To date, nine individuals have been arrested as part of this investigation and three pled guilty to conspiracy to commit bank fraud.
According to court documents, the defendants and other co-conspirators used fee-based web databases to search for potential victims with large balances in home equity line of credit (HELOC) accounts. This information included name, address, date of birth, and social security number. Once the conspirators identified a victim they used other online databases to obtain information commonly used in security questions, such as the victim’s mother’s maiden name. The conspirators then obtained credit reports on the victims in order to verify personal information and account balances.
Armed with the victim’s personal information, the conspirators called the victim’s financial institution, impersonated the victim, and transferred the majority of the available money from the HELOC account into an account from which a wire transfer could be sent. The conspirators would then wire transfer hundreds of thousands of dollars to overseas accounts controlled by members of the conspiracy. The conspirators used caller-ID spoofing services, prepaid cell phones and PC wireless cards, and transferred victims’ home telephone numbers in order to impersonate the victim and avoid identifying themselves.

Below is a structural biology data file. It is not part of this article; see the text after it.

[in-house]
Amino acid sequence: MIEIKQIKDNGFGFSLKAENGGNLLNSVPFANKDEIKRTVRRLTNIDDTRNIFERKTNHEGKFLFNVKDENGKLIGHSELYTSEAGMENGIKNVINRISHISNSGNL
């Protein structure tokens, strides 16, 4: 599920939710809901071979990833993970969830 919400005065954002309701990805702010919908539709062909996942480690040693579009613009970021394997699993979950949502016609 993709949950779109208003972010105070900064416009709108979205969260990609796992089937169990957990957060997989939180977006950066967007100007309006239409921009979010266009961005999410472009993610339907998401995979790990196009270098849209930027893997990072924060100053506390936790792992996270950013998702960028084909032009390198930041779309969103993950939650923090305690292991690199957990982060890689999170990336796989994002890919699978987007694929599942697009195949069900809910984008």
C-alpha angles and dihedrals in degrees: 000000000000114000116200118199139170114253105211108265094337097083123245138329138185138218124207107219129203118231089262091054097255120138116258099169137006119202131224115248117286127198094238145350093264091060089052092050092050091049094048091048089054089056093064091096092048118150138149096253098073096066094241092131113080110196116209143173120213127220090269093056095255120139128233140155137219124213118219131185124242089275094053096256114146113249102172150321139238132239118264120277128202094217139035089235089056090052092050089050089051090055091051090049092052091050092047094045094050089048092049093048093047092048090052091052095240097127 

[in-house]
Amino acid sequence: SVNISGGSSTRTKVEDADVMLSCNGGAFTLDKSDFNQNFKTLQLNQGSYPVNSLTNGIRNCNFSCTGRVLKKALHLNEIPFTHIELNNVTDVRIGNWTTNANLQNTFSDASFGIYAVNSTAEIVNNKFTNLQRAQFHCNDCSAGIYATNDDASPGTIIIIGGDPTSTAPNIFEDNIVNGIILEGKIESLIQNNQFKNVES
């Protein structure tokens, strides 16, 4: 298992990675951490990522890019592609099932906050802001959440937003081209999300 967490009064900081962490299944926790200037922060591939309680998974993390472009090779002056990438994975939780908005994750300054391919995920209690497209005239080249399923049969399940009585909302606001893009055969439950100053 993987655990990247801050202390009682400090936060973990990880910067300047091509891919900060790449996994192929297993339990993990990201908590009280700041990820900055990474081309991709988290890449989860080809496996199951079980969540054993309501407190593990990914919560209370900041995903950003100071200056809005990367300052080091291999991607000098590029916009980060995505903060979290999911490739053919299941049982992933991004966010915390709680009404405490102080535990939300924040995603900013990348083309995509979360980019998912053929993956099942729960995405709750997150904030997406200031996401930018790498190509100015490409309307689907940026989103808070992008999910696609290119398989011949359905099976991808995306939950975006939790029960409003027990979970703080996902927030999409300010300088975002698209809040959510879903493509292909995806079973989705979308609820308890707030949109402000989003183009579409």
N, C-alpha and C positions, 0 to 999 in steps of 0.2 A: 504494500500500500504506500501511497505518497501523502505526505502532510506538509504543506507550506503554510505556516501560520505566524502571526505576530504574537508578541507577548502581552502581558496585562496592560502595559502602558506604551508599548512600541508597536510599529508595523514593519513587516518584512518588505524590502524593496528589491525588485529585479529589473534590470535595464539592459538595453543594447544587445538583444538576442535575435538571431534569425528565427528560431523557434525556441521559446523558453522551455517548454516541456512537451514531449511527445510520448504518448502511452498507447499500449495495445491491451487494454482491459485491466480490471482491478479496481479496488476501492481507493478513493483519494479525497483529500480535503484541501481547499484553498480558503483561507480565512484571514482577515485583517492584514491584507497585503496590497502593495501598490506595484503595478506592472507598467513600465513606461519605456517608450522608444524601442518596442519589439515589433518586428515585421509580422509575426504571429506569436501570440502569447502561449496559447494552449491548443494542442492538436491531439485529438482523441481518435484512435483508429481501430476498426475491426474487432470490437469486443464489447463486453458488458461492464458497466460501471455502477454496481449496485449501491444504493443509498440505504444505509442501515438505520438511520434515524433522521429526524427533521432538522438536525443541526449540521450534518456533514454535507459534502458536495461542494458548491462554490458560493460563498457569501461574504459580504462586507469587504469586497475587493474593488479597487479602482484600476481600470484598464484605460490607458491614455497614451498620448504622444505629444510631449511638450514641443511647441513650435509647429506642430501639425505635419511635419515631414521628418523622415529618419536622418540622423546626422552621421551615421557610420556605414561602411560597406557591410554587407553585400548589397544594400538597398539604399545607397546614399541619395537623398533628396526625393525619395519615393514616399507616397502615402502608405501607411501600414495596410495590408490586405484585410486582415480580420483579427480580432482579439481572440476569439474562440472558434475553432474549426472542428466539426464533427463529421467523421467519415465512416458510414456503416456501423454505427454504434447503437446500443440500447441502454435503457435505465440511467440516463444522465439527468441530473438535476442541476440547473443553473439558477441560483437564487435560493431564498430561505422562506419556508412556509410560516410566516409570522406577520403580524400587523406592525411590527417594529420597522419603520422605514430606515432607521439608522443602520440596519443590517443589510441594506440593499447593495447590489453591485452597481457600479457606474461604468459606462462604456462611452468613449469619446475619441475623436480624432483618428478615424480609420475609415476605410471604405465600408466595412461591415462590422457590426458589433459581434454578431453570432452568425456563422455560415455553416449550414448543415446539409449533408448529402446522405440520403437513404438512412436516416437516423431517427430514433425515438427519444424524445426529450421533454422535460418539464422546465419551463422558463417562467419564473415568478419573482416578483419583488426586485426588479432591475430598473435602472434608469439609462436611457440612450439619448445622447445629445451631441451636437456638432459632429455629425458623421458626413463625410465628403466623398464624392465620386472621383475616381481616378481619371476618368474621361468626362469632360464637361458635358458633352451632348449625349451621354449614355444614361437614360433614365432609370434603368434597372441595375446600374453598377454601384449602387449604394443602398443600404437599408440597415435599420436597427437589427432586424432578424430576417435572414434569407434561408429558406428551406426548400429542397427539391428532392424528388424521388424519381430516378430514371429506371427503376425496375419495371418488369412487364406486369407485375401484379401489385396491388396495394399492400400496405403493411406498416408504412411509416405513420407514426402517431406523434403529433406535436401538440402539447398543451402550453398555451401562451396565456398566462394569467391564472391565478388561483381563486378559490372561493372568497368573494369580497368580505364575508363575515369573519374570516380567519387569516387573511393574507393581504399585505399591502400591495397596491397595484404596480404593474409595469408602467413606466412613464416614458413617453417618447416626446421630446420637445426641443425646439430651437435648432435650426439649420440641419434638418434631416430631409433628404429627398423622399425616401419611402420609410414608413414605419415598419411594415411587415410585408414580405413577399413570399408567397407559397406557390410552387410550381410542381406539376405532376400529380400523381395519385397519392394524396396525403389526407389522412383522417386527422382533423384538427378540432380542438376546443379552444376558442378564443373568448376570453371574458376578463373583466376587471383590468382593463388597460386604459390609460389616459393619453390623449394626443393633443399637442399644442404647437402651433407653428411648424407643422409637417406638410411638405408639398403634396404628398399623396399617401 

Once money arrived in a foreign bank, normally in Asia, a money mule who had opened the account for this purpose withdrew the money in cash. The money mule would keep a portion and hand the rest to a courier outside of the bank. The courier would gather several wire transfers from various money mules and crate the money up and send it to the head of the group in Asia. This person would then send wire transfers to various members of the conspiracy, including a $51million wire transfer sent earlier this year.